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[Advice needed] Father in law goes to the toilet several times a night and gets confused

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[Advice needed] Father in law goes to the toilet several times a night and gets confused

My father in law goes to the toilet several times a night. Sometimes, after flushing, he gets confused and just sits there for a long time, almost catatonic, until someone comes and talks to him.

 

He’s in his 70s and has middle stage-dementia (I think Frontal Dementia is what he is suffering from, although it’s hard to know for sure since it’s tied to a brain surgery he had about 15 years ago and the doctors have been hesitant to put a definitive diagnosis). 

 

For over a decade now he would go to the toilet several times per night. His surgery left seriously affected his mobility, but he is still able to walk on his own, albeit slowly. There is a night light near the entrance to the bathroom and he never really misses the way or has any issues actually getting there. 

 

Yet in the last few weeks we are facing this new issue: about once every 2 or 3 nights, immediately after flushing the toilet he would get confused. (He usually turns on the light, but sometimes he uses the toilet in the dark. Regardless, this does not appear to make a difference ). So he just sits there, sometimes silently repeating to himself stuff like “What do I do now”, while others blankly staring at the wall. The moment someone comes and talks to him he makes eye contact and snaps out of it. He then heads back to bed. 

 

Did anyone ever face anything similar? I read a lot all over the internet about old people not being able to find the way to the toilet, but almost nothing about finding the way back. Someone suggested getting a commode. But there is an issue with this as well: he has a night pot that he uses sometimes, but then he decides to go to the bathroom empty it. And once there he might get confused, like I described above.

 

This is taking a toll on the family, as every time this happens someone has to wake up and bring him back. He is never violent or aggressive and the issue only happens at night. During the day he is still jovial and aware of his surroundings. But he doesn’t seem to remember that these things are happening to him during the night.

 

So I guess this is a double question: a) Have you been faced with something like this before b) Is there a way to convince a person with dementia to start using a night pot or commode every time if for years their routine has been to go to the toilet?

 

Looking forward to your answers.

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@Gary88T398173 wrote

This is taking a toll on the family, as every time this happens someone has to wake up and bring him back. He is never violent or aggressive and the issue only happens at night. During the day he is still jovial and aware of his surroundings. But he doesn’t seem to remember that these things are happening to him during the night.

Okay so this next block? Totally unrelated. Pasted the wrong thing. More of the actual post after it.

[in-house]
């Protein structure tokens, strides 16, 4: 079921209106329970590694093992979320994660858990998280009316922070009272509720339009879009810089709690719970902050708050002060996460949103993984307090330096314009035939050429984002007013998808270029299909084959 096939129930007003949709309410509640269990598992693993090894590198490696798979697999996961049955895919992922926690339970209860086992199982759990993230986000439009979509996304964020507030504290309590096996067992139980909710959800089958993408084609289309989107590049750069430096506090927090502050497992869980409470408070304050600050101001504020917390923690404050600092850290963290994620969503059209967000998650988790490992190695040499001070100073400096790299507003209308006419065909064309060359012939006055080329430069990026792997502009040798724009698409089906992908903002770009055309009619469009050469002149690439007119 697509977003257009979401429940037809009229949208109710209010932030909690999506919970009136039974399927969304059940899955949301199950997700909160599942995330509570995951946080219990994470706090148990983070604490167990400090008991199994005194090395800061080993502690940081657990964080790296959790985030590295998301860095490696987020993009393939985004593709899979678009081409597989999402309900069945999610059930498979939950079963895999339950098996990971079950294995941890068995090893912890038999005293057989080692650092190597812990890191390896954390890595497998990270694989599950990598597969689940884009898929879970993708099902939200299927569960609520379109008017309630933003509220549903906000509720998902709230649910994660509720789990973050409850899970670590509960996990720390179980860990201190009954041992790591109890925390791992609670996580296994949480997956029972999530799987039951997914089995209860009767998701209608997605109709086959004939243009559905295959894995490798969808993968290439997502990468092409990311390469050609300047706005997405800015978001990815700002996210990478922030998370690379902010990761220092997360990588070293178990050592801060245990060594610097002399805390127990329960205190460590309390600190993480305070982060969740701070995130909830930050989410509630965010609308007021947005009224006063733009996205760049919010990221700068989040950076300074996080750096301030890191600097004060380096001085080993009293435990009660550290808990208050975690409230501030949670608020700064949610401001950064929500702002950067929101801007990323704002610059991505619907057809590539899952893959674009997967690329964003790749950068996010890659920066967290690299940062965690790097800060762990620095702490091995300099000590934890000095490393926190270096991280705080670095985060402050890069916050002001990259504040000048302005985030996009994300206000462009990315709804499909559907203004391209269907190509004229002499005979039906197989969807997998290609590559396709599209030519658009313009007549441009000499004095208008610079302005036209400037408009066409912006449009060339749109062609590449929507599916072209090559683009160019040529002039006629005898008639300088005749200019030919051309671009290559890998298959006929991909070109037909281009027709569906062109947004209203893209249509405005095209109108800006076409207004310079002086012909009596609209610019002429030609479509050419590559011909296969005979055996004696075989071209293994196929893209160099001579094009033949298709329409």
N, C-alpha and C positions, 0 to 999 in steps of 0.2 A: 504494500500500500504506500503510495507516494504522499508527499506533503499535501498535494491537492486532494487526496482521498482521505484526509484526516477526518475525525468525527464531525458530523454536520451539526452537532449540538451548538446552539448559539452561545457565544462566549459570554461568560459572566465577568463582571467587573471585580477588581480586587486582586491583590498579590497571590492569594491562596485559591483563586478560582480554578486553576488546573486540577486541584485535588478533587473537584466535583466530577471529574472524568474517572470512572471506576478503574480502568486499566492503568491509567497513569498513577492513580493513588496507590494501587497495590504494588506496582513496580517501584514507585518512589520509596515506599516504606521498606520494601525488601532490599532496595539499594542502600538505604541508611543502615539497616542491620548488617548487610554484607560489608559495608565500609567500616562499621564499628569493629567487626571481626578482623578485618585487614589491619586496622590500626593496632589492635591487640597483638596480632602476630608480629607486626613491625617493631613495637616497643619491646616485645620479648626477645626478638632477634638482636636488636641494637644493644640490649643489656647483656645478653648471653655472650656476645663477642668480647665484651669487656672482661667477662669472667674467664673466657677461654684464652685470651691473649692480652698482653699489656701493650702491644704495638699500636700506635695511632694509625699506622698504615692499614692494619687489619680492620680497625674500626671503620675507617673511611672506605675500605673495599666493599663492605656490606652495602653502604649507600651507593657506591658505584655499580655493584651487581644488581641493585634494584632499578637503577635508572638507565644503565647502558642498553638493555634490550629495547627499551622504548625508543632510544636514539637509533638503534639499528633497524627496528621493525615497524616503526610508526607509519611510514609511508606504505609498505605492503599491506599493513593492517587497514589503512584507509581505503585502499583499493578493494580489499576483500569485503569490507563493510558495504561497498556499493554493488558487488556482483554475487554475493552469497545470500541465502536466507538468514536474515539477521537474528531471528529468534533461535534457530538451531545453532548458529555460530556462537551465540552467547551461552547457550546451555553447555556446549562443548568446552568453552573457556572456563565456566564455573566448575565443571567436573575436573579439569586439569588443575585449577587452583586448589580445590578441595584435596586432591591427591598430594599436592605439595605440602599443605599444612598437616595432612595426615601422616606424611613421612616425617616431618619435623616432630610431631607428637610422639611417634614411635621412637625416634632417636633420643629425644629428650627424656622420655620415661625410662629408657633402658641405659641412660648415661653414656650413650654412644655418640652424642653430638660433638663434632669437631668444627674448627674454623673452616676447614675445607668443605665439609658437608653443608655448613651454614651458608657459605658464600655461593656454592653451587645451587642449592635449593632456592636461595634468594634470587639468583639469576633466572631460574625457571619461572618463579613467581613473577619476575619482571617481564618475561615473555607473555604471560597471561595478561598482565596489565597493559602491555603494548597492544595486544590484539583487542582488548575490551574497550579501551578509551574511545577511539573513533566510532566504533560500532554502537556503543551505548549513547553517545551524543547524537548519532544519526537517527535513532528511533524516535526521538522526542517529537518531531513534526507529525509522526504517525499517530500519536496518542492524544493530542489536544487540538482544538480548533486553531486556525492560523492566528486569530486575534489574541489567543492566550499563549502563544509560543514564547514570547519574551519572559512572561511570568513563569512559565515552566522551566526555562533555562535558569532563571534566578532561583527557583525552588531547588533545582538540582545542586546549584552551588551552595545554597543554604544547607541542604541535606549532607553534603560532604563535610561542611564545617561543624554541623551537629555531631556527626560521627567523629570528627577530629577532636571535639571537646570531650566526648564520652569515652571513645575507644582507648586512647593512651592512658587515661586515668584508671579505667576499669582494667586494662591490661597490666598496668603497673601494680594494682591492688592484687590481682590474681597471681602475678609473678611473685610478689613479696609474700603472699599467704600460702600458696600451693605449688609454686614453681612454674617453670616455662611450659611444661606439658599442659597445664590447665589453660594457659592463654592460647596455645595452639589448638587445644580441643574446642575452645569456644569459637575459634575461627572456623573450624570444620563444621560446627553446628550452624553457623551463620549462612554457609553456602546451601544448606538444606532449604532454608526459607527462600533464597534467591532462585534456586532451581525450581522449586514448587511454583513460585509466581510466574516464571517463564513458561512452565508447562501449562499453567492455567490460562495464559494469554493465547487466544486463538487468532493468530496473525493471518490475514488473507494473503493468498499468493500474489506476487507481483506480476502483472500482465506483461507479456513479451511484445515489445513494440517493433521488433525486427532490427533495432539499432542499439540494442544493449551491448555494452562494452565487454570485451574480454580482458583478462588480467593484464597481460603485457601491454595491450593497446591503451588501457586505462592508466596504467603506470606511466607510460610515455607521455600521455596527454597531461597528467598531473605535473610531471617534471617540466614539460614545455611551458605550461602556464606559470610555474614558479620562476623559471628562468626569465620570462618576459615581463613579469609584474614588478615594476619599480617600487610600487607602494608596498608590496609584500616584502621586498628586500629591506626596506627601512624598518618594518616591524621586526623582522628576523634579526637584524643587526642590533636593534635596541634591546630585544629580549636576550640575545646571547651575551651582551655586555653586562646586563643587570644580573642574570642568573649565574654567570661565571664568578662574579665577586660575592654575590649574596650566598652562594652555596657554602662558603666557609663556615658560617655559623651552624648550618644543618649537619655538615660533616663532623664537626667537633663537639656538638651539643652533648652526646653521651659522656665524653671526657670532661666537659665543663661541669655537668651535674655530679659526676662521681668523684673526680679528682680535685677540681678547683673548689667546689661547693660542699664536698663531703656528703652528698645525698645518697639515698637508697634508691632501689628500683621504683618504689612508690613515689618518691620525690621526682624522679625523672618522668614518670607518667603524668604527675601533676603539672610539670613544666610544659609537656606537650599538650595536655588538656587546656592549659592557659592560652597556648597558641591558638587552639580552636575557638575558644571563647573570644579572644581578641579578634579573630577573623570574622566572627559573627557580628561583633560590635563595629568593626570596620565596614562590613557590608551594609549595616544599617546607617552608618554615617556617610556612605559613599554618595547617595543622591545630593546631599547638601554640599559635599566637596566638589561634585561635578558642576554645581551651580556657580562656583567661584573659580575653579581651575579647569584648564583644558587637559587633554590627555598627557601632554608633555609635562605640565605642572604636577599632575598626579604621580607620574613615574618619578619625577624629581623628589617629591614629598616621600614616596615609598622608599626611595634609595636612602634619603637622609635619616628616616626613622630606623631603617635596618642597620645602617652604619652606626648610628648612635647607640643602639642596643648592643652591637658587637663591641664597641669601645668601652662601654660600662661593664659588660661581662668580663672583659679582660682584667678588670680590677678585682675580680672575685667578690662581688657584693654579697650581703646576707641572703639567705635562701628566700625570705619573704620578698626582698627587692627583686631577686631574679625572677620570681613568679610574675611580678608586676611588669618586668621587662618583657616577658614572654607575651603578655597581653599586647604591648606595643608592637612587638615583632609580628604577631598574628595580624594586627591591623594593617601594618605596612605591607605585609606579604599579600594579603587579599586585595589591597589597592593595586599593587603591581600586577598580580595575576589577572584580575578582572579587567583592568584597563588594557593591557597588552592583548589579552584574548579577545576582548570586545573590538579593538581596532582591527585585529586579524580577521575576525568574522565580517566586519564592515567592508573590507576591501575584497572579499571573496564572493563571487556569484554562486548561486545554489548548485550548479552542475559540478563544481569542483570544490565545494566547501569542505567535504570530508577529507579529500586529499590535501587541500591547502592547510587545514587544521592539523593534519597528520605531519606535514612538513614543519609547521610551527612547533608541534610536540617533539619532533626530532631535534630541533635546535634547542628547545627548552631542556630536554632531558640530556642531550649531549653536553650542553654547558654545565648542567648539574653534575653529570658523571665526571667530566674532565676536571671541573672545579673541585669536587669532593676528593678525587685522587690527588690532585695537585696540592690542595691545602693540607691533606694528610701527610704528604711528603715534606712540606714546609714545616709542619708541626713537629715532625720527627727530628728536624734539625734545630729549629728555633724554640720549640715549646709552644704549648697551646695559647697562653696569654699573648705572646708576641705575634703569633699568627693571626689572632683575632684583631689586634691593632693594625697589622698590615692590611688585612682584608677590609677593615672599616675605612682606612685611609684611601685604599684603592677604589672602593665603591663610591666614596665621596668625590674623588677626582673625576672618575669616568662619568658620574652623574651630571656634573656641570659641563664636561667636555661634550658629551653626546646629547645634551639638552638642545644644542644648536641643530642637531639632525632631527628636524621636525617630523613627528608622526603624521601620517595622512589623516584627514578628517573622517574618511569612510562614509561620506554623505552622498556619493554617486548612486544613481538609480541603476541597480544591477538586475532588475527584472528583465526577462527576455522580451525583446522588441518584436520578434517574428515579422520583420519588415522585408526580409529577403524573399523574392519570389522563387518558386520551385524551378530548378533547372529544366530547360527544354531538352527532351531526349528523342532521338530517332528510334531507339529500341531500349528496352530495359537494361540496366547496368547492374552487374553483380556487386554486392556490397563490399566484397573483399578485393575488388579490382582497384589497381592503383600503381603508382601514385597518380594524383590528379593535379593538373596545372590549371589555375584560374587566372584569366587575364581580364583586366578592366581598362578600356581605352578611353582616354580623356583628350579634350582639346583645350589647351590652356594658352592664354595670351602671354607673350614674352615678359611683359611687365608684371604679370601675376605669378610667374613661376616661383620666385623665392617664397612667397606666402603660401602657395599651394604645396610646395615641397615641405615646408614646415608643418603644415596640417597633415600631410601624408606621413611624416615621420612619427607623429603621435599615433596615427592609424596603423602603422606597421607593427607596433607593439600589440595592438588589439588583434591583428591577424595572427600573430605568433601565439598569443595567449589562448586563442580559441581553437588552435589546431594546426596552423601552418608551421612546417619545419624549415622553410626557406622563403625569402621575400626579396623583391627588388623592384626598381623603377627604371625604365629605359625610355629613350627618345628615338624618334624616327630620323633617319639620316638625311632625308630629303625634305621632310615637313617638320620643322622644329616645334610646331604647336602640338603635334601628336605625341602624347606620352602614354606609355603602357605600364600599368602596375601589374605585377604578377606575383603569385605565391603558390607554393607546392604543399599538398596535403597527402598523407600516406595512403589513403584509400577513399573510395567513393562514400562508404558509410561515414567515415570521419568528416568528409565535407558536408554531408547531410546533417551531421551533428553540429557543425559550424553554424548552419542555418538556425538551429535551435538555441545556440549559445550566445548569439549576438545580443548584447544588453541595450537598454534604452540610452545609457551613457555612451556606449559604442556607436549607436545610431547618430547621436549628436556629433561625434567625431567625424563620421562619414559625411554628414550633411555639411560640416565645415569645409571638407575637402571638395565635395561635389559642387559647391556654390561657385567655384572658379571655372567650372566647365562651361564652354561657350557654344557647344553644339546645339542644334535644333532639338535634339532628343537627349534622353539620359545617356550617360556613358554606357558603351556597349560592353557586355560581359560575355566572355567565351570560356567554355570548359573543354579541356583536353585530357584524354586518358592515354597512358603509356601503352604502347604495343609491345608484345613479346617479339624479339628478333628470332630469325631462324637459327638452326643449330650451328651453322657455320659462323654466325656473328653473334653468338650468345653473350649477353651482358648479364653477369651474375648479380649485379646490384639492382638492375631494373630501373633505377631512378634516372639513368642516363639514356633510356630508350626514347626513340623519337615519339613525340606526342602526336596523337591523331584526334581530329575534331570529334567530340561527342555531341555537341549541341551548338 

So I guess this is a double question: a) Have you been faced with something like this before b) Is there a way to convince a person with dementia to start using a night pot or commode every time if for years their routine has been to go to the toilet?

==========================

To me, It does sound like it still has something to do with the lighting - maybe / perhaps.

Don’t think it would matter where the toilet is - bathroom or bedside - 

You could try better lighting in the bathroom - like a higher wattage motion or dusk-to-dawn light to see if that helps him.

 

However, for safety reasons it seems somebody in the family may need to accompany him just to make sure that he goes and comes without incident - that may be setting up some type of alarm system to notify you that he is on the move - perhaps a baby monitor.’  If you accompany him without interference, you might be able to see what is actually going on - 

 

Sounds like he may drift off or is in a momentary trance  - wonder if an intercom would help and not scare him but would prevent the family from having to get up - I don’t know - still sounds like he may need to be monitored when he gets up to make sure he returns to bed.   

 

There is always the solution of hiring a sitter at night - especially if you feel the problem is getting worse or he becomes unstable on his feet at night.

 

I sometimes think that as elderly parents age,  they begin to develop things which they themselves had to solve when their children were babies - in this case - “taking a toll on the family, as every time this happens someone has to wake up”  So sometimes, this is just a time of paying back what they once did for us as babies.

 

 

It's Always Something . . . . Roseanna Roseannadanna
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